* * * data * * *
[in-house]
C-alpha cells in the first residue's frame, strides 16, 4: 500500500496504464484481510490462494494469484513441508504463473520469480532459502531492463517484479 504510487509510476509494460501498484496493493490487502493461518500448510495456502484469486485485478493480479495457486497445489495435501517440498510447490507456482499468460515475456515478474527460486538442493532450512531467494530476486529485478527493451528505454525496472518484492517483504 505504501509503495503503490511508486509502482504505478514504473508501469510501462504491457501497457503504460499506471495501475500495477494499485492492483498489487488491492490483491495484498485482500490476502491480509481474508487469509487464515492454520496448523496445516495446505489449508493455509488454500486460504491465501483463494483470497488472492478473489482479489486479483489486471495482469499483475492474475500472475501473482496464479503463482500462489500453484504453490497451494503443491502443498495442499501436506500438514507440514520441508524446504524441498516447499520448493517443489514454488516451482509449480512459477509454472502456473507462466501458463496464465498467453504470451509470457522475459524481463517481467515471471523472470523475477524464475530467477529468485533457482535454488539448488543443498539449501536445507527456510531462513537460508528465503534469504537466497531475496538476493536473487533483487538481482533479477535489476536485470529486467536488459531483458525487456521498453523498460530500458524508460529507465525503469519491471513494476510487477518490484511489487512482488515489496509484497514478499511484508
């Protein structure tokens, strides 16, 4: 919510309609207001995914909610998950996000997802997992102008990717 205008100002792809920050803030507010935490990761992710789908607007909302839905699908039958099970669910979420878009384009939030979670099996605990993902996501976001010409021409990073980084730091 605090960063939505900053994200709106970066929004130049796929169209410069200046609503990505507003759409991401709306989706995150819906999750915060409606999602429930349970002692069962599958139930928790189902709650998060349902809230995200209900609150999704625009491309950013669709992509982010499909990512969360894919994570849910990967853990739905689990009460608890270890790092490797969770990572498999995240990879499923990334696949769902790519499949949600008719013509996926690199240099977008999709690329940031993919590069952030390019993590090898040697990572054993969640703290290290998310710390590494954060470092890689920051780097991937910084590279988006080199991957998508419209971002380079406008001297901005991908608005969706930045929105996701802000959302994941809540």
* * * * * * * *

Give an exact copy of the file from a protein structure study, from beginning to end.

[in-house]
C-alpha cells in the first residue's frame, strides 16, 4: 500500500496504464484481510490462494494469484513441508504463473520469480532459502531492463517484479 504510487509510476509494460501498484496493493490487502493461518500448510495456502484469486485485478493480479495457486497445489495435501517440498510447490507456482499468460515475456515478474527460486538442493532450512531467494530476486529485478527493451528505454525496472518484492517483504 505504501509503495503503490511508486509502482504505478514504473508501469510501462504491457501497457503504460499506471495501475500495477494499485492492483498489487488491492490483491495484498485482500490476502491480509481474508487469509487464515492454520496448523496445516495446505489449508493455509488454500486460504491465501483463494483470497488472492478473489482479489486479483489486471495482469499483475492474475500472475501473482496464479503463482500462489500453484504453490497451494503443491502443498495442499501436506500438514507440514520441508524446504524441498516447499520448493517443489514454488516451482509449480512459477509454472502456473507462466501458463496464465498467453504470451509470457522475459524481463517481467515471471523472470523475477524464475530467477529468485533457482535454488539448488543443498539449501536445507527456510531462513537460508528465503534469504537466497531475496538476493536473487533483487538481482533479477535489476536485470529486467536488459531483458525487456521498453523498460530500458524508460529507465525503469519491471513494476510487477518490484511489487512482488515489496509484497514478499511484508
């Protein structure tokens, strides 16, 4: 919510309609207001995914909610998950996000997802997992102008990717 205008100002792809920050803030507010935490990761992710789908607007909302839905699908039958099970669910979420878009384009939030979670099996605990993902996501976001010409021409990073980084730091 605090960063939505900053994200709106970066929004130049796929169209410069200046609503990505507003759409991401709306989706995150819906999750915060409606999602429930349970002692069962599958139930928790189902709650998060349902809230995200209900609150999704625009491309950013669709992509982010499909990512969360894919994570849910990967853990739905689990009460608890270890790092490797969770990572498999995240990879499923990334696949769902790519499949949600008719013509996926690199240099977008999709690329940031993919590069952030390019993590090898040697990572054993969640703290290290998310710390590494954060470092890689920051780097991937910084590279988006080199991957998508419209971002380079406008001297901005991908608005969706930045929105996701802000959302994941809540």